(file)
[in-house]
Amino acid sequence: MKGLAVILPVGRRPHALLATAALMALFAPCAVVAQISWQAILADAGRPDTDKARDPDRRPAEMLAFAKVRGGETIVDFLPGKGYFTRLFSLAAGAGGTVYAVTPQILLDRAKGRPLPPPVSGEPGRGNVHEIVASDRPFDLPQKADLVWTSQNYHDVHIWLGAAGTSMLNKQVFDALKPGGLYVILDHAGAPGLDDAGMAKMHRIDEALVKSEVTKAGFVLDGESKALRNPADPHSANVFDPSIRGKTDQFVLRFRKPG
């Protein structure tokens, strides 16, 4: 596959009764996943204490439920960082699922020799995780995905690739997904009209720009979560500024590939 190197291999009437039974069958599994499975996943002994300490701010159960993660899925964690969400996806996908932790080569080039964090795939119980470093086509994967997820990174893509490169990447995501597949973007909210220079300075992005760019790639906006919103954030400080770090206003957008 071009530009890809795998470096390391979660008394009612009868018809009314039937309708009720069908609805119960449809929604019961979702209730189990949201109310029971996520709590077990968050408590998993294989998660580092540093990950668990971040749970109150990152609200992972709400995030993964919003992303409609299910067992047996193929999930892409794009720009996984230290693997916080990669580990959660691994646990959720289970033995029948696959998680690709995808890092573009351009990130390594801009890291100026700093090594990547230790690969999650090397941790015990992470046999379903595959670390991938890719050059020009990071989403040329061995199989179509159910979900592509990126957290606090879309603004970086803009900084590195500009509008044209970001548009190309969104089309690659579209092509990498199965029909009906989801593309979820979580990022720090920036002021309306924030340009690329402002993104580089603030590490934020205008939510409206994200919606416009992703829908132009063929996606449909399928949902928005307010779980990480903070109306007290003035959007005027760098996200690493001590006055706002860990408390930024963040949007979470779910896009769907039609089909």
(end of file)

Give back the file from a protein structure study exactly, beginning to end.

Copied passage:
[in-house]
Amino acid sequence: MKGLAVILPVGRRPHALLATAALMALFAPCAVVAQISWQAILADAGRPDTDKARDPDRRPAEMLAFAKVRGGETIVDFLPGKGYFTRLFSLAAGAGGTVYAVTPQILLDRAKGRPLPPPVSGEPGRGNVHEIVASDRPFDLPQKADLVWTSQNYHDVHIWLGAAGTSMLNKQVFDALKPGGLYVILDHAGAPGLDDAGMAKMHRIDEALVKSEVTKAGFVLDGESKALRNPADPHSANVFDPSIRGKTDQFVLRFRKPG
């Protein structure tokens, strides 16, 4: 596959009764996943204490439920960082699922020799995780995905690739997904009209720009979560500024590939 190197291999009437039974069958599994499975996943002994300490701010159960993660899925964690969400996806996908932790080569080039964090795939119980470093086509994967997820990174893509490169990447995501597949973007909210220079300075992005760019790639906006919103954030400080770090206003957008 071009530009890809795998470096390391979660008394009612009868018809009314039937309708009720069908609805119960449809929604019961979702209730189990949201109310029971996520709590077990968050408590998993294989998660580092540093990950668990971040749970109150990152609200992972709400995030993964919003992303409609299910067992047996193929999930892409794009720009996984230290693997916080990669580990959660691994646990959720289970033995029948696959998680690709995808890092573009351009990130390594801009890291100026700093090594990547230790690969999650090397941790015990992470046999379903595959670390991938890719050059020009990071989403040329061995199989179509159910979900592509990126957290606090879309603004970086803009900084590195500009509008044209970001548009190309969104089309690659579209092509990498199965029909009906989801593309979820979580990022720090920036002021309306924030340009690329402002993104580089603030590490934020205008939510409206994200919606416009992703829908132009063929996606449909399928949902928005307010779980990480903070109306007290003035959007005027760098996200690493001590006055706002860990408390930024963040949007979470779910896009769907039609089909």